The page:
Structural Crab

I’ve been on a softshell crab kick lately. Our local fine butcher, Jim’s, gets them on Friday. And for the past couple months, I’ve been a familiar face.

“Ur gonna turn into a giant softshell crab,” my pal Bob texted me after I sent him a photo of a soft-shell I was eating at a sushi joint in L.A.’s Sawtelle Japantown neighborhood.

Crab close up

Crab close up

Yes, softshell crabs are one of my favorite things. And the thing is, they’re only available fresh for a few short months each summer. When I see ’em, I eat ’em.

I had cooked the crabs a few times for our friends, Bob (above mention) and Shoba. I do them several different ways, but the most popular and a particular favorite of Shoba’s is my sweet Southeast Asian crab — a Vietnamese-influenced dish of crab, floured and crisped up, cooked in a sweet glaze of fish sauce, lime juice, garlic (lots of garlic) and sugar. We dubbed it “crab candy”.

Tempura softshell crab at Kula in Sawtelle Japantown

Tempura softshell crab at Kula in Sawtelle Japantown

One particular Friday evening, we were at Bob and Shoba’s house, also dining with our friends Andras and Cora. The table was filled with food, including the crab candy, which we were discussing. Andras is from Hungary, and he is studying to become an architect. I’m not sure how much of it was a misunderstanding of the English, and how much was the influence of hours of architectural studying. But listening to us, he looked momentarily confused and posed a question:

“What do you call it? Structural crab?”

Structural crab! — this was one of the best things I’d heard in a long, long time. I imagined widgeting together the crab from a bin of pieces of something like a crustacean erector set.

From that moment on, that’s what we called it.

“Shall I pick up some structural crab?” Bob asked before a subsequent dinner.

Crab candy — aka

Crab candy — aka “structural crab”

If you are so fortunate to still be able to find structural crab at your fish market or fine butcher, this crab candy is one of the best things you’ll ever place in your mouth. If you can’t find it, you’ll just have to wait until next year.

Enjoy!

*    *    *

Crab candy
serves 4 as an appetizer

4 softshell crabs, cleaned and quartered
1 cup flour
1 cup vegetable oil, plus 1 tbsp.
3 cloves garlic, finely minced
2 tbsp. Vietnamese or Thai fish sauce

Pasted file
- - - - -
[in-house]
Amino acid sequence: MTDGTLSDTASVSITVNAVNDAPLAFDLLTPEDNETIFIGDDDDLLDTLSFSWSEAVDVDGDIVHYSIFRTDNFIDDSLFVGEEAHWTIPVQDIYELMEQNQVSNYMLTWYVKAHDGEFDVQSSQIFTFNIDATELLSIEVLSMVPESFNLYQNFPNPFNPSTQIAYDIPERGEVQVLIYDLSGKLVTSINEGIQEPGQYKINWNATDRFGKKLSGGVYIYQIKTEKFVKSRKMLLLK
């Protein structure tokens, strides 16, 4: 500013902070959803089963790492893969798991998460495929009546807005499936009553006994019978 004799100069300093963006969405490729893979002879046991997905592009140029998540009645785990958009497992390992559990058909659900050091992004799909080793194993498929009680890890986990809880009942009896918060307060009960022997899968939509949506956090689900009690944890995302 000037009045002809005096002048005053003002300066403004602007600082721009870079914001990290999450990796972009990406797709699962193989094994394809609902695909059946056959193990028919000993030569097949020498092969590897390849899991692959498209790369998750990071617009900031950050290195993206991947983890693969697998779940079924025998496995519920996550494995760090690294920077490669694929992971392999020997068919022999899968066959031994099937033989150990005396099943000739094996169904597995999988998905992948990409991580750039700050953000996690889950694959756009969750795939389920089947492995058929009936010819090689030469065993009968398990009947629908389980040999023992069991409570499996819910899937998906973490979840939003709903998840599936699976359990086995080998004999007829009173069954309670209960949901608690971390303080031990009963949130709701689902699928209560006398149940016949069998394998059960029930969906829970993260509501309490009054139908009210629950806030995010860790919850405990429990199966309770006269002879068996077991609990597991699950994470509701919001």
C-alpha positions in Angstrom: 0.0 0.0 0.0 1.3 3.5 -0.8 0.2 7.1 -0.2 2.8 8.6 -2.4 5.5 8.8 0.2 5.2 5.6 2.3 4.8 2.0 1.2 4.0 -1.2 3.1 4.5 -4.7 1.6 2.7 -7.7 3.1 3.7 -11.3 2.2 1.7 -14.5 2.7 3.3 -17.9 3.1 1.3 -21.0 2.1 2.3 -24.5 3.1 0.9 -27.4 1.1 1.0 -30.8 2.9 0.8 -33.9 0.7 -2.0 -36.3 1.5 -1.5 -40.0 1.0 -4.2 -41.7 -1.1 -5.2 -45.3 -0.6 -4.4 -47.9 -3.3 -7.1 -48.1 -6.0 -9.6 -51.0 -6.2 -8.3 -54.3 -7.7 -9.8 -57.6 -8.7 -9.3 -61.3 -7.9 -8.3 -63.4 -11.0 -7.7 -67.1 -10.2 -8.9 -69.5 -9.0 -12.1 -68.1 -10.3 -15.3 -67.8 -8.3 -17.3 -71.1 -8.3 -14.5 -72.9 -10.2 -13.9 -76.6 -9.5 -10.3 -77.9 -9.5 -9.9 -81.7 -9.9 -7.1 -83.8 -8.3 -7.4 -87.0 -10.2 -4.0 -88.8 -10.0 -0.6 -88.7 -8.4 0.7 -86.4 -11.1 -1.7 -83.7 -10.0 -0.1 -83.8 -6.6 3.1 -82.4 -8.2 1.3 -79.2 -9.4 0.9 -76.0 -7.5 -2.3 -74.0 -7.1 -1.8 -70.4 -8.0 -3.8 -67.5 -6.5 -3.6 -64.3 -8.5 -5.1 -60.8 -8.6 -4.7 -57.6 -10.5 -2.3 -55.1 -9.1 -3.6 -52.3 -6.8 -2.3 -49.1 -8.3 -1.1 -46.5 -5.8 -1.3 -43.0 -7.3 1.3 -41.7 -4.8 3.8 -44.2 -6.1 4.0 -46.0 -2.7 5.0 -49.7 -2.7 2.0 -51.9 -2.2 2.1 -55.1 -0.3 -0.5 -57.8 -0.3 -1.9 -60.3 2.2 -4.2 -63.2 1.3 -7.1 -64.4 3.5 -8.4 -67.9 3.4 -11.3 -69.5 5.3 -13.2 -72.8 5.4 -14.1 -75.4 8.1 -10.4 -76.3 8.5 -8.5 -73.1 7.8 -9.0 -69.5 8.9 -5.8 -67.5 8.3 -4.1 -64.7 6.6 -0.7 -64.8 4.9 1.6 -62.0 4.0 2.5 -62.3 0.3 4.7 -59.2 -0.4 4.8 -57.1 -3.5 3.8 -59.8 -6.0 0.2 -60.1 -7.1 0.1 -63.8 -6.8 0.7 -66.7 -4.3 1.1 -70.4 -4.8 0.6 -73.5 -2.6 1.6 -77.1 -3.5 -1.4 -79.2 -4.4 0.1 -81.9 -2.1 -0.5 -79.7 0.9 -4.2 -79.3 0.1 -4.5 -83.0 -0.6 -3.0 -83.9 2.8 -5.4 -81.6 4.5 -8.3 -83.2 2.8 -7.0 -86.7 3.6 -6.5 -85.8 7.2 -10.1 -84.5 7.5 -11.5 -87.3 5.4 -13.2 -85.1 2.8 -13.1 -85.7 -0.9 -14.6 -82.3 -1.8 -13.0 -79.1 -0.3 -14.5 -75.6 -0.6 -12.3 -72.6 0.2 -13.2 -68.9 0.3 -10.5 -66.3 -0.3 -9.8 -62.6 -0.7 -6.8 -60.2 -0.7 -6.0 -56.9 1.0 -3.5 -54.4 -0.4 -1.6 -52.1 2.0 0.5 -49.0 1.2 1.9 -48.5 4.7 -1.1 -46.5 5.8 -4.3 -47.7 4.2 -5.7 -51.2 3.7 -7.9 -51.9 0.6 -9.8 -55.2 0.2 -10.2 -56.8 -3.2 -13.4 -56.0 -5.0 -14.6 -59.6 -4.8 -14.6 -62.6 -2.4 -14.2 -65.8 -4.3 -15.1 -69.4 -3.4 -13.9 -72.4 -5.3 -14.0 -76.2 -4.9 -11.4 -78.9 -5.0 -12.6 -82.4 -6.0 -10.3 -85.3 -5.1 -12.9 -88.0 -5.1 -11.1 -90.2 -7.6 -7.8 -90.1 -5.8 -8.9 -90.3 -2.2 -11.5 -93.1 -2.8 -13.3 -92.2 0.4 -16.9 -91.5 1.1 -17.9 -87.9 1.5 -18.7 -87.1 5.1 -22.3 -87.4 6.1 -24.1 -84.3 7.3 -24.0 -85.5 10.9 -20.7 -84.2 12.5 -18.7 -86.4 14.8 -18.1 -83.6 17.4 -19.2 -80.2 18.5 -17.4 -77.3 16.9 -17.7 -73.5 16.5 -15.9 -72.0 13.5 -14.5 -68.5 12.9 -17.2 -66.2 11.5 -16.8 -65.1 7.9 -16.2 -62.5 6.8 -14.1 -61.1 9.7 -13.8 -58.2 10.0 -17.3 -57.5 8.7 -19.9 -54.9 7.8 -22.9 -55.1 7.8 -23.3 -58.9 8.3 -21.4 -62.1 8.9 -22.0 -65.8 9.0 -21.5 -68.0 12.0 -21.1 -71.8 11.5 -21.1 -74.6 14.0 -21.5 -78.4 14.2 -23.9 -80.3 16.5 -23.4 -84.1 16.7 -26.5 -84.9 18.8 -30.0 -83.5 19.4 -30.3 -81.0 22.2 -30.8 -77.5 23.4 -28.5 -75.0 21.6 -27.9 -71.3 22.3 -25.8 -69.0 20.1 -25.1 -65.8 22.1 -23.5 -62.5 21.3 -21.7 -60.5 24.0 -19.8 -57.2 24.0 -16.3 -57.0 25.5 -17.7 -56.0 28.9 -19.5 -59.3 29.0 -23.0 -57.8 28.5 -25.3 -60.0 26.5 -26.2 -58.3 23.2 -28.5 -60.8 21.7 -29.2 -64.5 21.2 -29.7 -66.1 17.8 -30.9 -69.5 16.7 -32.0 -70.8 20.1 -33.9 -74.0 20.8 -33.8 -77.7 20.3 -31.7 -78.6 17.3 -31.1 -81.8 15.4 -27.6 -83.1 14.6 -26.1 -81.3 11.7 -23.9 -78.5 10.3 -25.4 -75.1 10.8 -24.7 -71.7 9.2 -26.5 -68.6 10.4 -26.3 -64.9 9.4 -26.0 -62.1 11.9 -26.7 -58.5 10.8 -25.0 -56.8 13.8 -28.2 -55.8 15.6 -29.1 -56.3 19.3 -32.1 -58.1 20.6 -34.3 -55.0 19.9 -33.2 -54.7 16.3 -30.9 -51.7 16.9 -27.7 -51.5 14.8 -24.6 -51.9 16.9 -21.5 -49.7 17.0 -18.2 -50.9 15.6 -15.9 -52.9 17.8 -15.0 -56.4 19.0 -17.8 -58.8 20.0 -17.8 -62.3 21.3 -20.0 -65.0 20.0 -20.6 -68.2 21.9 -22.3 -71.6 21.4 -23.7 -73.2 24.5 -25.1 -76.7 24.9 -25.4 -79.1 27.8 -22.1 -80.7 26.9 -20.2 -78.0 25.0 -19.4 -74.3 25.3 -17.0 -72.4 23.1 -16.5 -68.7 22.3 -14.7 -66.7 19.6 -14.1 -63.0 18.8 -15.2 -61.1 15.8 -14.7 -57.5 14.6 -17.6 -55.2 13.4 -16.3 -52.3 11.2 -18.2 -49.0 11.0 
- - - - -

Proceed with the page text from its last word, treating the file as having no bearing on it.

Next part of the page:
juice 1 lime
3 tbsp. sugar

Have your fish guy clean the crabs if you don’t want to do it yourself.

Toss the crab quarters in flour, repeating until thoroughly covered. (They should have a good coating.)

Heat 1 cup oil over medium-high in a wok or skillet. When the oil is hot (test with a bit of flour, it should sizzle), fry the crab quarters, about 1-2 minutes per side, until golden and crisp. Remove from oil and drain on paper towels.

Either drain oil from pan to reuse, or get a new pan. Heat 1 tbsp. oil over high heat. Add garlic and fry, stirring, for about 30 seconds. All at once, add fish sauce, lime, and sugar, stirring to combine. Then turn off heat, and add crab, tossing or stirring until all crab quarters are coated with the sticky sauce.

Serve.

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10 Comments (+add yours?)

  1. Don Schneider
    Oct 10, 2015 @ 05:11:37

    Picking up 6 healthy ones in the morning.

    Sent from my iPhone

    >

    Reply

  2. thejameskitchen
    Oct 10, 2015 @ 13:55:42

    Oh man, I really need to eat some softshell crabs when next time in CA, can’t believe I never had them while we lived there – kicking myself (none here). Your structural crab candy looks amazing!
    Nicole

    Reply

  3. shobapfaff
    Oct 10, 2015 @ 14:20:20

    I think Sean is keeping it PG by using the first name we have it, Crab Candy. By the third time we’d tasted it, we were starting to call it Crab Crack…it is the most addictive thing! After reading about it now, I think I’m starting to twitch again…

    Reply

  4. Trackback: Sunday Night in Budapest | skinny girls & mayonnaise
  5. Trackback: Year of the Sandwich — A Soft Spot for Soft Shells | skinny girls & mayonnaise

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